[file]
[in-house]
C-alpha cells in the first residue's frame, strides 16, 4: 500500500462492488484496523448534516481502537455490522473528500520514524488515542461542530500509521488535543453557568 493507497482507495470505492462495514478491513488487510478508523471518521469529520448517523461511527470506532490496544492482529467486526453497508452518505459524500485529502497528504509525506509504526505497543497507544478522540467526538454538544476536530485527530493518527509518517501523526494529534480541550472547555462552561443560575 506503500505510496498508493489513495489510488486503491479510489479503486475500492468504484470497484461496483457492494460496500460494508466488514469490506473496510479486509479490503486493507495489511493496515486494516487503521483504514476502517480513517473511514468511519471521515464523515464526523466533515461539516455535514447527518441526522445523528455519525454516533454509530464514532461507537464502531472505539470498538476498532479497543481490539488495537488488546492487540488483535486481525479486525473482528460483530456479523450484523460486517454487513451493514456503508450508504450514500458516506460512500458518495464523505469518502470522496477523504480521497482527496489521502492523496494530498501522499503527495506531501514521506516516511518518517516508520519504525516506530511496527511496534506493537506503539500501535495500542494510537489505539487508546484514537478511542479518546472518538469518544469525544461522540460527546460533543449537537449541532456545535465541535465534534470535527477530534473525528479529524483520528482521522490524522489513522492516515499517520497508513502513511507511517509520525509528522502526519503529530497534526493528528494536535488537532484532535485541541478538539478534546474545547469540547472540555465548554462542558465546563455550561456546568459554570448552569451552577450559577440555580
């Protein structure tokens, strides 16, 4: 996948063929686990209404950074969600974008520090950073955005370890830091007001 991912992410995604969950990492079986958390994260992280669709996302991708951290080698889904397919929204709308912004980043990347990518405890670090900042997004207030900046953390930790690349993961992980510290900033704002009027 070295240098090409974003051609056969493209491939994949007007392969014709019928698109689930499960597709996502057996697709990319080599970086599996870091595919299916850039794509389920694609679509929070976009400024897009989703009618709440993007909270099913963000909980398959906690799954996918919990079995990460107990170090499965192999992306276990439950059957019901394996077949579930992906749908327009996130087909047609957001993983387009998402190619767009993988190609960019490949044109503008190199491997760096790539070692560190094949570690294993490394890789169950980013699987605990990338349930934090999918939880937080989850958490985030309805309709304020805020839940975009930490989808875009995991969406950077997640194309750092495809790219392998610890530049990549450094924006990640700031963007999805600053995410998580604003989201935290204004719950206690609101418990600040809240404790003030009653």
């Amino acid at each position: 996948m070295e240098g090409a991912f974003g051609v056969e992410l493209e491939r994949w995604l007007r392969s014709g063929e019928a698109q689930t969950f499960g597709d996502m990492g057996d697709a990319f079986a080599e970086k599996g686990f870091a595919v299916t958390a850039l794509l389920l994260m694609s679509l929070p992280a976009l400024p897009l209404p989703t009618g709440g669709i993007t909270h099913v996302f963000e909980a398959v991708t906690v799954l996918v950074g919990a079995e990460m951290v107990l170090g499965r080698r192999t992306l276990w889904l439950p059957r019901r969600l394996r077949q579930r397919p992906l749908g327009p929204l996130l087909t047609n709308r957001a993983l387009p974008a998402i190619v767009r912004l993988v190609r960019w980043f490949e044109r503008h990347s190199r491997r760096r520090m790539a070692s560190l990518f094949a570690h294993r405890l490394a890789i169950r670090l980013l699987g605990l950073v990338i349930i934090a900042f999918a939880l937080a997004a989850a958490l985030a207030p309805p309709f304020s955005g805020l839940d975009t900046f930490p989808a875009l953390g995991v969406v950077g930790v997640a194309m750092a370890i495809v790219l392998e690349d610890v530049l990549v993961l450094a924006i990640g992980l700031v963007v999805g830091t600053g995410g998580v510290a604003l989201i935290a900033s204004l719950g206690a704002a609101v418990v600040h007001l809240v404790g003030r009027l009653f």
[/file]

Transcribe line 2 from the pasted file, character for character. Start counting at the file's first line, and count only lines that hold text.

C-alpha cells in the first residue's frame, strides 16, 4: 500500500462492488484496523448534516481502537455490522473528500520514524488515542461542530500509521488535543453557568 493507497482507495470505492462495514478491513488487510478508523471518521469529520448517523461511527470506532490496544492482529467486526453497508452518505459524500485529502497528504509525506509504526505497543497507544478522540467526538454538544476536530485527530493518527509518517501523526494529534480541550472547555462552561443560575 506503500505510496498508493489513495489510488486503491479510489479503486475500492468504484470497484461496483457492494460496500460494508466488514469490506473496510479486509479490503486493507495489511493496515486494516487503521483504514476502517480513517473511514468511519471521515464523515464526523466533515461539516455535514447527518441526522445523528455519525454516533454509530464514532461507537464502531472505539470498538476498532479497543481490539488495537488488546492487540488483535486481525479486525473482528460483530456479523450484523460486517454487513451493514456503508450508504450514500458516506460512500458518495464523505469518502470522496477523504480521497482527496489521502492523496494530498501522499503527495506531501514521506516516511518518517516508520519504525516506530511496527511496534506493537506503539500501535495500542494510537489505539487508546484514537478511542479518546472518538469518544469525544461522540460527546460533543449537537449541532456545535465541535465534534470535527477530534473525528479529524483520528482521522490524522489513522492516515499517520497508513502513511507511517509520525509528522502526519503529530497534526493528528494536535488537532484532535485541541478538539478534546474545547469540547472540555465548554462542558465546563455550561456546568459554570448552569451552577450559577440555580